30 years ago we bought 28 acres of rolling pasture, meadows, wetlands and mature oak, basswood and maple forest.
30 years ago we bought a sense of peace and tranquility. It’s a bit wild and yet accessible at the end of a very long driveway.
The wild; we share with foxes, owls, deer, fishers, beavers, bears, occasionally a golden eagle, a bald eagle, a red tailed hawk and lots of chickadees, robins and blue jays.
I remember the first year we were there, watching a flock of a dozen blue jays fly out of the canopy thru the morning mist. I knew then, this was a magical place.
We built a home, a small barn, fenced the property and tried to live the 100 mile diet as vegetarians. You can find that story here
Wendell Berry is a better spokesman for the farm that I could ever be. His essay The Agrarian Standard best articulates my feelings about agriculture and rural community.
An educational “troublemaker” named John Taylor Gatto lead us to the property by advising looking 20 minutes beyond a reasonable commute to get into the country. Ottawa, Kingston or Peterborough are each an hour and 10 minutes in any direction.
John Gatto built a small home inside a large barn filled with books, kooky no? Sometimes kooky is good. He has since passed on but his retreat was called solitude farm.
We are so far out that once you pass our place you start coming back into some other place. Far out man. Set Google Maps to “hippy” to find our place
Our retreat is called the Poetical Asylum;
Poetical: fancifully depicting an ideal, worthy of lyrical description.
Asylum; a place offering protection and safety; a shelter
After our 25 years of vegetarianism we realized the folly. Slow learners we were. Truly sustainable and healthy it turns out is meat and potatoes. Both easy to grow on our rough edge of the Canadian Shield made up of mostly glacial till.
Growing soy and corn was not an option on this land, veganism makes so much sense on paper; or in the city at the Green Door restaurant, but in the bush when you are trying to grow your own food. Not so much.
We started keeping beef and for about 10 years kept cattle and marketed grass fed beef as Lanark Highlands Grass Fed Beef.
I got from mid thirties to mid sixties. the worst of that story can be found here. The house I planned to retire to and grow my food on is no longer practical. The burden of tasks is a bit overwhelming but I soldier on.
So I keep going “thru the snow” because:
1: It keeps me busy tending the house. Maybe to busy but I enjoy the work.
2: The value of property is what the value of property always is and has nothing to do with money. The value is simply food and security. A way to brace for impact. I can grow my own grains and root crops, cattle and poultry on this property. You could have worse hobbies.
3: These are a few of my favorite things;
~The heat of the fire crackling in the winter,
~Splitting Cedar for kindling and Oak for the sauna,
~The orange glow of the fire at midnight as you go to bed
~The owls hooting over the peepers in the early spring evening.
~Did the peace symbol of daffodils come up or was it eaten like the one of crocus last year.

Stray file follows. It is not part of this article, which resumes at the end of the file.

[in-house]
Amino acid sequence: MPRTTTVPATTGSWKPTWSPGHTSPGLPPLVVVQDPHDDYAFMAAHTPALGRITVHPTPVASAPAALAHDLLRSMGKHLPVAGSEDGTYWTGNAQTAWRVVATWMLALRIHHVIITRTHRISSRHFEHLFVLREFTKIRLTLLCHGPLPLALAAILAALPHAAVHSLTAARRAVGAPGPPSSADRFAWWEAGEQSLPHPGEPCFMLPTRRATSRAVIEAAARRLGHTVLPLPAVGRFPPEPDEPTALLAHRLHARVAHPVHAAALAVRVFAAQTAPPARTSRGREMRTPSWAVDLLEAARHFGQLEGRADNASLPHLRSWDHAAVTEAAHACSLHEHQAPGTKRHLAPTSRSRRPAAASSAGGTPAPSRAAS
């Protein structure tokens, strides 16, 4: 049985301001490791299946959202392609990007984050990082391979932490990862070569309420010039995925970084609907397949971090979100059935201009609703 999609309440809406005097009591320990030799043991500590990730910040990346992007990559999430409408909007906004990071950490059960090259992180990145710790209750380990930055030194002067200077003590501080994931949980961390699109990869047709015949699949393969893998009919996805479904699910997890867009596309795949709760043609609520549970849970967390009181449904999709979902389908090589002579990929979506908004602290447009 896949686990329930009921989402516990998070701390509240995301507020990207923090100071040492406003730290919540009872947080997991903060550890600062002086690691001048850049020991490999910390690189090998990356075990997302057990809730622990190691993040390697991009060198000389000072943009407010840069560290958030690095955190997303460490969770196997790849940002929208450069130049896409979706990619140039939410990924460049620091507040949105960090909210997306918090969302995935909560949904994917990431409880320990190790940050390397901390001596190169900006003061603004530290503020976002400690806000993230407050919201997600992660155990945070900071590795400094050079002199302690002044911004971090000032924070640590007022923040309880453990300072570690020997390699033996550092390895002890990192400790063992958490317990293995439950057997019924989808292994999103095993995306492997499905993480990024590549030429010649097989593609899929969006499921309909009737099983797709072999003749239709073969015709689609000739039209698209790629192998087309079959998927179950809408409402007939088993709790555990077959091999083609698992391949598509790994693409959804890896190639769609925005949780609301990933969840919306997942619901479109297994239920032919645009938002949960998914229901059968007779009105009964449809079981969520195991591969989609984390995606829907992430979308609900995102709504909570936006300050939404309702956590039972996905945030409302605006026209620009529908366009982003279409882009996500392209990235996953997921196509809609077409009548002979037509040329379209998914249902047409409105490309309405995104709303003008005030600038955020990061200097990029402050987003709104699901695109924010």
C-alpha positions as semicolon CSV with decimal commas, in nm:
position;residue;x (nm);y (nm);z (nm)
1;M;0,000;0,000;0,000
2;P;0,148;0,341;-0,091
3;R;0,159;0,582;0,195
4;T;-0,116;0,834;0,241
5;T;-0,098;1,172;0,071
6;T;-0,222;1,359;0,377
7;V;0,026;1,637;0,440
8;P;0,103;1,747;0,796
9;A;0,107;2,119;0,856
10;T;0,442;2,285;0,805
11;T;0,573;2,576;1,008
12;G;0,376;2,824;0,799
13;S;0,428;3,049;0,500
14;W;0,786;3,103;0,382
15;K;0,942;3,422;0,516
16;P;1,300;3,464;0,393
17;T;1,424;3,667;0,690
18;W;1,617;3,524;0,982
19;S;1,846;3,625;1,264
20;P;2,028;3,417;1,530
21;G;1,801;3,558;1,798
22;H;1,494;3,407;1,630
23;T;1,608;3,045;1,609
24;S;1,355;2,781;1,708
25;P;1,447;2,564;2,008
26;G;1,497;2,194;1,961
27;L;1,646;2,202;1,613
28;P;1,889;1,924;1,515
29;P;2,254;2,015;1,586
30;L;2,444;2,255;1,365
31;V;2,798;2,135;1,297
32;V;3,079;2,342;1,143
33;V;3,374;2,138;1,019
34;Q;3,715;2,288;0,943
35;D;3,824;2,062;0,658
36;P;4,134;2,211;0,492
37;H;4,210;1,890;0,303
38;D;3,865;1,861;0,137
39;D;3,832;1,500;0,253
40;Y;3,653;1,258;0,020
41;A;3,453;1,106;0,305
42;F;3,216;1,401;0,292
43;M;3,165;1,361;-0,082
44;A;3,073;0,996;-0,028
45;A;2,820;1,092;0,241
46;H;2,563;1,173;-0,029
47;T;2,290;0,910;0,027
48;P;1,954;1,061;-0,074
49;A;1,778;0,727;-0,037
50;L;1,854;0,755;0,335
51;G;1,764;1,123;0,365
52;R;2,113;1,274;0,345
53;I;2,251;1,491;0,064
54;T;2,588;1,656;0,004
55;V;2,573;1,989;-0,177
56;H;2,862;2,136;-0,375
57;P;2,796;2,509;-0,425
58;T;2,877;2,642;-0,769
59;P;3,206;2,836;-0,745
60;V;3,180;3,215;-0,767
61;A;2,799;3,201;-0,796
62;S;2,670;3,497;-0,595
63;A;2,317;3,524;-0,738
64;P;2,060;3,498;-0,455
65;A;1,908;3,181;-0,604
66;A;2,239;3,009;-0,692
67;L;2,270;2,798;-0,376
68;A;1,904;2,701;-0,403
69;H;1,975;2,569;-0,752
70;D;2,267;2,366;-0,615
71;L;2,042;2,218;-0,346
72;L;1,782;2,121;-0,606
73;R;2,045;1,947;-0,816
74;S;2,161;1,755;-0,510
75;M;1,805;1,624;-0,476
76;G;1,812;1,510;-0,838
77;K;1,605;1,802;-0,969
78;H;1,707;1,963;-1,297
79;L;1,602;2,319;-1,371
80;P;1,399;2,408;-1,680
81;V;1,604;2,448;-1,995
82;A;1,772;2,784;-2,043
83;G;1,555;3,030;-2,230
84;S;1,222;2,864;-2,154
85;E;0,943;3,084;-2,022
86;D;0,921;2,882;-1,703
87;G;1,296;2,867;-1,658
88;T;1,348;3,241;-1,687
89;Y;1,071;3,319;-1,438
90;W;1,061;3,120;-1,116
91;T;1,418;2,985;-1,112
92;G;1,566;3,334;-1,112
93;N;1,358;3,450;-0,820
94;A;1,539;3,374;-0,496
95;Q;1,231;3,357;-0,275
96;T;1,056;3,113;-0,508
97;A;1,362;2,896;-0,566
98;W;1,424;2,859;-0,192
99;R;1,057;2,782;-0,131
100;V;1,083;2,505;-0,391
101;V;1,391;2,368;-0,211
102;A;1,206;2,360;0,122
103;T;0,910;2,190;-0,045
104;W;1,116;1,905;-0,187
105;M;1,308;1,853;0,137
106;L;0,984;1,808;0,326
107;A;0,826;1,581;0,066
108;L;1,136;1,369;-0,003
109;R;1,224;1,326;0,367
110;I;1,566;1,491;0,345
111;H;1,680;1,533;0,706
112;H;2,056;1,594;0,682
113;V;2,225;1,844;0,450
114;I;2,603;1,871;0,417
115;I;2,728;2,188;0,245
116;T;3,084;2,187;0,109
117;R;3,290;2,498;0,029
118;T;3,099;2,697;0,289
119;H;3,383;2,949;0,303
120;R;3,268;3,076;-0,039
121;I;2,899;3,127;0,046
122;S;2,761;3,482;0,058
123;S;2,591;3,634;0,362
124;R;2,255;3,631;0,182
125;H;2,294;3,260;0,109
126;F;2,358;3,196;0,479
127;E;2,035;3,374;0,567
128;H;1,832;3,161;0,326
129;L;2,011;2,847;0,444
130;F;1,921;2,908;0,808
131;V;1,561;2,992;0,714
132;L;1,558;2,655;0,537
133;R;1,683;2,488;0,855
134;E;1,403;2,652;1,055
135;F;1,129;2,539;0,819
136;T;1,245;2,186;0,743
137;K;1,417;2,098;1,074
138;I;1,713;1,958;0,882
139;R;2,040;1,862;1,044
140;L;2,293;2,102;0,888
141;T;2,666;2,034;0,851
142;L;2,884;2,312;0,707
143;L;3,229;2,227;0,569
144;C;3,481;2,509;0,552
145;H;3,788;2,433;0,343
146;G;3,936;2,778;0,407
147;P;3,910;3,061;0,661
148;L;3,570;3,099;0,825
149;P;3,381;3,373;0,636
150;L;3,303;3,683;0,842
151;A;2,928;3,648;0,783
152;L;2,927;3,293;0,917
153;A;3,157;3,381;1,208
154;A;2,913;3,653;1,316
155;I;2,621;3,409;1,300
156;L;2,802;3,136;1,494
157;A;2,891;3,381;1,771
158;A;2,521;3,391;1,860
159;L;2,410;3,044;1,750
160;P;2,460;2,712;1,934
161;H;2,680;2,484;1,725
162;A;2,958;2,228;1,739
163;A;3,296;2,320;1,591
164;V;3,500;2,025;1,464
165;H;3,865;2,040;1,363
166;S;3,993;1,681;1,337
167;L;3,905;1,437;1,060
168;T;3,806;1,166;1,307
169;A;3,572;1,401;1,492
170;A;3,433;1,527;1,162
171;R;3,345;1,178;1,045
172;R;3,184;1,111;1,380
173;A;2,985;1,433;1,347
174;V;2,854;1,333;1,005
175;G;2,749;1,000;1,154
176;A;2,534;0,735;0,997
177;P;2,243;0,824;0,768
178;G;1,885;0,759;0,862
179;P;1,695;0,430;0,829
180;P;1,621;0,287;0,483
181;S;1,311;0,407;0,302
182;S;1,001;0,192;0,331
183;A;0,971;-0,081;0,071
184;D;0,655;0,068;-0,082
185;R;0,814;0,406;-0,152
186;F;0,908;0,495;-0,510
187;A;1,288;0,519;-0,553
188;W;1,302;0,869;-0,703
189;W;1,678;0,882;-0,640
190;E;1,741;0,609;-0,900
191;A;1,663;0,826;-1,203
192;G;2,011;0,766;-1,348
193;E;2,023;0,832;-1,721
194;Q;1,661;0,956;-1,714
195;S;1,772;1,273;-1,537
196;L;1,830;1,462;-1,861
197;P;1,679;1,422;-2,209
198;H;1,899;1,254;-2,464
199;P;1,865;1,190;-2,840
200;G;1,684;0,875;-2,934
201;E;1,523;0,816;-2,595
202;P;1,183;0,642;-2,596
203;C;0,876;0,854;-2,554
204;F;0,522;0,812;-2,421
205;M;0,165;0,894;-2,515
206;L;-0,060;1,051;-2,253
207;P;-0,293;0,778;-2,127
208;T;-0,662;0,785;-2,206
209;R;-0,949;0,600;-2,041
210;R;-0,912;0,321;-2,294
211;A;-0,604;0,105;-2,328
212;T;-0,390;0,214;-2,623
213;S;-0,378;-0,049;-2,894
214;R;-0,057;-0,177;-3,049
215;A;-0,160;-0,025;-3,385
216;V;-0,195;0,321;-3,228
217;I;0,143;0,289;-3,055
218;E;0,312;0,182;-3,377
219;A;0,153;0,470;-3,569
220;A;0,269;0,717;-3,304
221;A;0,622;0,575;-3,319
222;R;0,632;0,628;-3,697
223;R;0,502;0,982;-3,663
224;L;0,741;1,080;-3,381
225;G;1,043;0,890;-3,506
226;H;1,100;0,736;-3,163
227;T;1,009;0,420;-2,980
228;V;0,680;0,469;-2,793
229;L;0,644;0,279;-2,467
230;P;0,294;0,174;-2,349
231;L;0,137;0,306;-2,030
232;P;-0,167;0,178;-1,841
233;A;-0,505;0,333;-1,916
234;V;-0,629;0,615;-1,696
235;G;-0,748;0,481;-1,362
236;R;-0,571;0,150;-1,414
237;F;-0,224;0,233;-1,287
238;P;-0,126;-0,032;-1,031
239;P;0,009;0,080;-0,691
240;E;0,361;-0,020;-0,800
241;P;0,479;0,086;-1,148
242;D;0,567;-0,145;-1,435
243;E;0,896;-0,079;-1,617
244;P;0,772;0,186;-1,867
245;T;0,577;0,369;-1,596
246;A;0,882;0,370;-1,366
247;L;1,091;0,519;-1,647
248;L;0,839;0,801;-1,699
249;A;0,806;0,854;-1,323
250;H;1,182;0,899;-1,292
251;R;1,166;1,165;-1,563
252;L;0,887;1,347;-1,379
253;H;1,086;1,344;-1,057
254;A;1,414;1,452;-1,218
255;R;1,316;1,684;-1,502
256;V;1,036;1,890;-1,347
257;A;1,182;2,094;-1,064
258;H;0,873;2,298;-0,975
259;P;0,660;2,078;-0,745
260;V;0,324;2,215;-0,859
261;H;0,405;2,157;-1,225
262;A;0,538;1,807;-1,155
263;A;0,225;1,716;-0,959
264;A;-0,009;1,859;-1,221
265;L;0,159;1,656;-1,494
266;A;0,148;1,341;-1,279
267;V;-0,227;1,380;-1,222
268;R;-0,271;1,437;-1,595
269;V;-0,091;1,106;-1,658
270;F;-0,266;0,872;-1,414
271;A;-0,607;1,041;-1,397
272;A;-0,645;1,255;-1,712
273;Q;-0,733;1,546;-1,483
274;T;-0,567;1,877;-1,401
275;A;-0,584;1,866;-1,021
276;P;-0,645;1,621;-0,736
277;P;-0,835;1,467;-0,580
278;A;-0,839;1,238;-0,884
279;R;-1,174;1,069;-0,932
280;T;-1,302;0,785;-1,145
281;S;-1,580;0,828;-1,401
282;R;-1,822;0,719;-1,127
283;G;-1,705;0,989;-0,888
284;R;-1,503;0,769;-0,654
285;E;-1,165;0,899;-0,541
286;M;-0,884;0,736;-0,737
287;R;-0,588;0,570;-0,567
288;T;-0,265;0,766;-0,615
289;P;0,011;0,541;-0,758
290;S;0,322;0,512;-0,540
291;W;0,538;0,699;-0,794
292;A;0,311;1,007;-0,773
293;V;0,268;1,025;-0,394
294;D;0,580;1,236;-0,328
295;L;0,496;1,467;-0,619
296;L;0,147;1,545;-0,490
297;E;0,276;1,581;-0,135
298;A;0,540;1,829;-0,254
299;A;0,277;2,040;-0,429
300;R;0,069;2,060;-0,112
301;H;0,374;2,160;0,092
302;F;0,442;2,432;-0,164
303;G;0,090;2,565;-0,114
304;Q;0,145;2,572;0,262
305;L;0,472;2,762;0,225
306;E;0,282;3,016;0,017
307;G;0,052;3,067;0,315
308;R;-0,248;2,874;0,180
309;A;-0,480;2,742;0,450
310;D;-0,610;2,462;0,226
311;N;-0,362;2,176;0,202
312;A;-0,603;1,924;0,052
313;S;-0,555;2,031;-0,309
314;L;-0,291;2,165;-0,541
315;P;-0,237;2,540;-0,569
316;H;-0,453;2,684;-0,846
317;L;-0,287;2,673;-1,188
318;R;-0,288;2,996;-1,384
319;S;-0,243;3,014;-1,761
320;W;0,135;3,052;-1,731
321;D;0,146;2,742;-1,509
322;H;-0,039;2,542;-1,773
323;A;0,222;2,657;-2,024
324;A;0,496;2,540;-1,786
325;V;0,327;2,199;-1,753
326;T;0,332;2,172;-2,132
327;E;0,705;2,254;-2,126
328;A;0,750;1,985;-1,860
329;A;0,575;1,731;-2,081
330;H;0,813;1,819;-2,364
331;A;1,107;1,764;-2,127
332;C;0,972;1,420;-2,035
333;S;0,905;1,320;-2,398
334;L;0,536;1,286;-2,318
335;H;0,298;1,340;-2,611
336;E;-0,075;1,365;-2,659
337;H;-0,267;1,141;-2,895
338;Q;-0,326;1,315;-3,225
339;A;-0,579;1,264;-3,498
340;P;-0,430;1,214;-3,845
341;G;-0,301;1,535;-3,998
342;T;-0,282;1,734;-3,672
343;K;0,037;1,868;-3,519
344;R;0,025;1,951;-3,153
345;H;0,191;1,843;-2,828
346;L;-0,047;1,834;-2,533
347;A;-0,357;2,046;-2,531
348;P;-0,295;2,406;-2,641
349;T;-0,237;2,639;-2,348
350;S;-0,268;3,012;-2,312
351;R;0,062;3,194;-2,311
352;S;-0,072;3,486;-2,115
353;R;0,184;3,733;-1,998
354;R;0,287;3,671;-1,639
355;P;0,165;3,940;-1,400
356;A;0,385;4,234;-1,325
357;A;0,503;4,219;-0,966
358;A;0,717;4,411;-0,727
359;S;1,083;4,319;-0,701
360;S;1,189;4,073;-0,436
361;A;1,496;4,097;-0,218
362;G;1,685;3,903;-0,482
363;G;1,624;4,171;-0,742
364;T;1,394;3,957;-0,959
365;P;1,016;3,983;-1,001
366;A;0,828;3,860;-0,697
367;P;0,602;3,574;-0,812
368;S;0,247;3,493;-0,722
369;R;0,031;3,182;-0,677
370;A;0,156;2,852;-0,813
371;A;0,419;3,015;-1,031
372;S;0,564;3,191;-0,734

~Getting maple syrup from Wenda in Snow Road Station, you cannot get maple syrup at Costco, they sell something, its just not Wenda’s.
~The early spring after the snow is gone but before the mosquitos, its the best time in the forest.
~Tilling the garden on my tractor. The smell of the earth, picking stones.
~The mosquitos in sync with the budding of the trees and the dozens of types of dragon flies of June that wipe them out.
~ The glow bugs in June and the lake in July
~I want to see if that patch of milkweed I planned in the garden attracts monarchs this year.
~The tractor bucket full of potatoes and pumpkins.
~The deer bleating in their rut in the fall.
Always something to plan, something to anticipate. The seasons.
4: When we bought the land it was on the advice of a friend who was an accountant. He told me of a client that died in his late 60’s; had a dream of a small farm but died with a big RRSP instead. All taxed in one high income year upon his death.
His advice; seize the day, enjoy, do not wait. I took his sound life advice, rather than a BMW I got a pickup, and my foolish adventure, the Poetical Asylum is now worth the million dollars I would have saved and probably never enjoyed.
If I had waited to enjoy it in my 60’s i would not have done it. So here I am. Enjoying my retirement caring for the property I wanted, saving it for my kids
By doing the practical you doom yourself to the inferior, you forfeit your potential. You become subservient to salesmen and charlatans. You become indistinguishable from the cattle that graced my fields.
When your life is a search for entertainment you have given up being a form of art, your genetics wasted, you become an evolutionary dead end, not a variation.
And that is why I do the illogical and struggle on knowing of course the big blizzard is coming, and smiling about it. Because you cannot really enjoy a blizzard unless you are storm staid in the bush a mile from your nearest neighbor, the lines are down, the sound of the generator humming in the background, snug as a bug in a rug by a crackling fire with a cup of coffee in hand, knowing your there, no one can disturb you, ahh but for only the next 2 days.
Weird Sly Kip April 2022, while in the city, surrounded by green lawns, 6 foot fences made from the red cedar rain forests waiting to return to the Poetical Asylum.